Kerberoasting is one of the most effective attacks that cybercriminals use as a vector against Microsoft Active Directory (AD).
Threat actors leverage this vector to steal credentials for user and service accounts to infiltrate the IT infrastructure and extract data without a secure service desk. CISOs should consider setting stringent password practices and protocols to protect the organization from various threats. Cybercriminals leverage this attack approach to steal and crack service account password hashes and use them in lateral attacks.
Here are a few ways how the Keber-roasting attacks work and how to protect the IT infrastructure from a full-blown attack:
Service account extraction
As service accounts are not assigned to any resource, it is just utilized to execute applications and services; they are privileged user accounts. Many organizations rarely change their credentials to all service accounts. Moreover, the SecOps teams also rarely track these accounts. Hence, attackers have been looking out for a compromised service account for a long time to infiltrate the business network. All the service incidents have a unique identifier known as a Service Principal Name (SPN), which has data about the account’s usability and its location. Validated users can log in to an AD domain and raise a request for a ticket-granting service (TGS) ticket to accessing any service account by defining the SPN value. Cybercriminals can steal a service account’s password hash and execute brute force attacks to get a plaintext password with minimum risk of being identified or locked out of the account.
Securing active directories from service account extraction
CISO should consider determining all the existing service accounts and their usability. SecOps teams can create an inventory of such accounts and the data they store in them. Moreover, it is crucial to map which all users have access to the service accounts and what all services or applications they can access.
SecOps teams need to set a documentation process that states when the service accounts need to be reviewed, deactivated, or deleted. It is crucial to grant the least privilege access to the service accounts to execute their task and ensure the default service account passwords are changed.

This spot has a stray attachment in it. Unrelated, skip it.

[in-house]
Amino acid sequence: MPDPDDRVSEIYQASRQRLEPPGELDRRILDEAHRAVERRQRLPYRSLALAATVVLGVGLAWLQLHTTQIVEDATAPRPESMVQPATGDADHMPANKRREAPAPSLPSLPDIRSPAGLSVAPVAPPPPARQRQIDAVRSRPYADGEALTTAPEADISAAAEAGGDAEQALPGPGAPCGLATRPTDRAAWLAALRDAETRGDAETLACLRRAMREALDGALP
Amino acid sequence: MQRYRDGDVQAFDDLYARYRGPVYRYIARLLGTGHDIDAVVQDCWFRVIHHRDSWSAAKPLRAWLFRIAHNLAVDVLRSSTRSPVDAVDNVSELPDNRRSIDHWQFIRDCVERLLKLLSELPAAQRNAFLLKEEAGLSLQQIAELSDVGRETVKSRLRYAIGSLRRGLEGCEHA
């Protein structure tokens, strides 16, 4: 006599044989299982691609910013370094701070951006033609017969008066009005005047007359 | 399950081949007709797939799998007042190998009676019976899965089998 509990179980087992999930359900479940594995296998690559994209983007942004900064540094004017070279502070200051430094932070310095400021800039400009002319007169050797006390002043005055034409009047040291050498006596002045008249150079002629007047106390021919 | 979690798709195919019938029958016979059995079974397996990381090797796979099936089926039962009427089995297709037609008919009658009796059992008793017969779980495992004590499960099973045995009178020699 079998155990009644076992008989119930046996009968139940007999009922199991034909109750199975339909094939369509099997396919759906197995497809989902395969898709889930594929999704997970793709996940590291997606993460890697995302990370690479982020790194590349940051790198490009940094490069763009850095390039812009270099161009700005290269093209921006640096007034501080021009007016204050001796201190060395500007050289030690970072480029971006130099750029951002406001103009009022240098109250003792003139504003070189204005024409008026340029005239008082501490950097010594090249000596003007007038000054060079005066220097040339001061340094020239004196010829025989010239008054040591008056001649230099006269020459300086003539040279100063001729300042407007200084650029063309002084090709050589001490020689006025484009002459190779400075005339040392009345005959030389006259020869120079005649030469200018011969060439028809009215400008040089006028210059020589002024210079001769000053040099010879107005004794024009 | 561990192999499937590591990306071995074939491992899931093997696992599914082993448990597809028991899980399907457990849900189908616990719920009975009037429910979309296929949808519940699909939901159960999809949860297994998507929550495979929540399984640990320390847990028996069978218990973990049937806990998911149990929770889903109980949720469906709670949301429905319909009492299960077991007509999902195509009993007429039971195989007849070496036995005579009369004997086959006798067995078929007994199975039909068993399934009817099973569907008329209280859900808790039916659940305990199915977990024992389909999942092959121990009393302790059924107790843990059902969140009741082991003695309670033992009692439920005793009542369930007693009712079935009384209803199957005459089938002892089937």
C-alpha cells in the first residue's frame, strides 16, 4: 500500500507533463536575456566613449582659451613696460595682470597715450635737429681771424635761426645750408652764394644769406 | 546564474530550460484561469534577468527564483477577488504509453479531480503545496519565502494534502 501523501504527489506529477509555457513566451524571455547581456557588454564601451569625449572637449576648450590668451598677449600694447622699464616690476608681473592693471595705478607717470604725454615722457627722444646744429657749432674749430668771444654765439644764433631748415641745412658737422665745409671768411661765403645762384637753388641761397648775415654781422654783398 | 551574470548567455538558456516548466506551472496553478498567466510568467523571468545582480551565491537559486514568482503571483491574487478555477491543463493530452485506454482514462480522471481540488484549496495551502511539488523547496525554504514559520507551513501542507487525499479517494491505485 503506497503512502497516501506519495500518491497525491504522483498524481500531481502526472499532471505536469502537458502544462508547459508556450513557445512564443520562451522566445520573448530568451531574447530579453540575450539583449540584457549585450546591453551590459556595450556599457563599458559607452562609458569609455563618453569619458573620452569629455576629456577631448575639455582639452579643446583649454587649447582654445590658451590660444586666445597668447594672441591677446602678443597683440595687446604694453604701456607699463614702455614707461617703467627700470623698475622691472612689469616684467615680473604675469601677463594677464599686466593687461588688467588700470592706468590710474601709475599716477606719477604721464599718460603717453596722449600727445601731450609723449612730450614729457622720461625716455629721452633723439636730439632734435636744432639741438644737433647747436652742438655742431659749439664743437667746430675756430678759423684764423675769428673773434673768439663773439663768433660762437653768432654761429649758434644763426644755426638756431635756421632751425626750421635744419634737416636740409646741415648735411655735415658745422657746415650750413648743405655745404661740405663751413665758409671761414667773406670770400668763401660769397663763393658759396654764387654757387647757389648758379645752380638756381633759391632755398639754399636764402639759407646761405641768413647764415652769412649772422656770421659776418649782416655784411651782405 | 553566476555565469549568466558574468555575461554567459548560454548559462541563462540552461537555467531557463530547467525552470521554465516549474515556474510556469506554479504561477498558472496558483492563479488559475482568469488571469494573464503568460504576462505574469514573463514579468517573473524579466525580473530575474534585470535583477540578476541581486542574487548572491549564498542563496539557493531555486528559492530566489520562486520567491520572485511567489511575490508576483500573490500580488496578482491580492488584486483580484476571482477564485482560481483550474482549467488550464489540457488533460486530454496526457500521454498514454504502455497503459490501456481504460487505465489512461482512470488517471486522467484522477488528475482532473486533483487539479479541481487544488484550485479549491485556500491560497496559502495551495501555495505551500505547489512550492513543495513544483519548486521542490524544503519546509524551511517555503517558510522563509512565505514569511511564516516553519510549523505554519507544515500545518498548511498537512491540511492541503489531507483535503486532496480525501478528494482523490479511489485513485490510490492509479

Leveraging an automated password management solution will enable enterprises to ensure the credentials are changed periodically. Enterprises’ security posture needs to have tools that automatically identify and manages inactive service accounts. Additionally, integrates robust real-time auditing tools that track suspicious activities in the active directory.
Golden ticket attack approach
Malicious actors leverage the golden ticket attack to compromise an Active Directory Key Distribution Service Account (KRBTGT) and exploit it to create Kerberos Ticket Granting Ticket (TGT). They use this vector to access any resource on the AD domain without notifying the defenders. All Kerberroastng attacks first gain access to a legitimate user account with privileges that have access to the Domain Controller (DC). Attackers infiltrate a privileged user account with malware to steal credentials through phishing attacks or exploit other vulnerabilities.
Securing IT infrastructure from Golden ticket attack
As the golden ticket attack can only be full-blown if the threat actor is successful in gaining access to a user account with privileges. CISOs should consider implementing an initial line of defense throughout the organization to secure themselves from various phishing threats and other infiltration attacks. Training the entire workforce, stakeholders, and customers to detect suspicious phishing emails will help to minimize the risk. Golden ticket attacks depend on Mimikatz to dump credentials hash for the KRBTGT account. CISOs should consider ensuring all the operating systems are updated, and the storage of plain text passwords in the active directory is disabled to secure the business network from successful Kerberoasting attacks.
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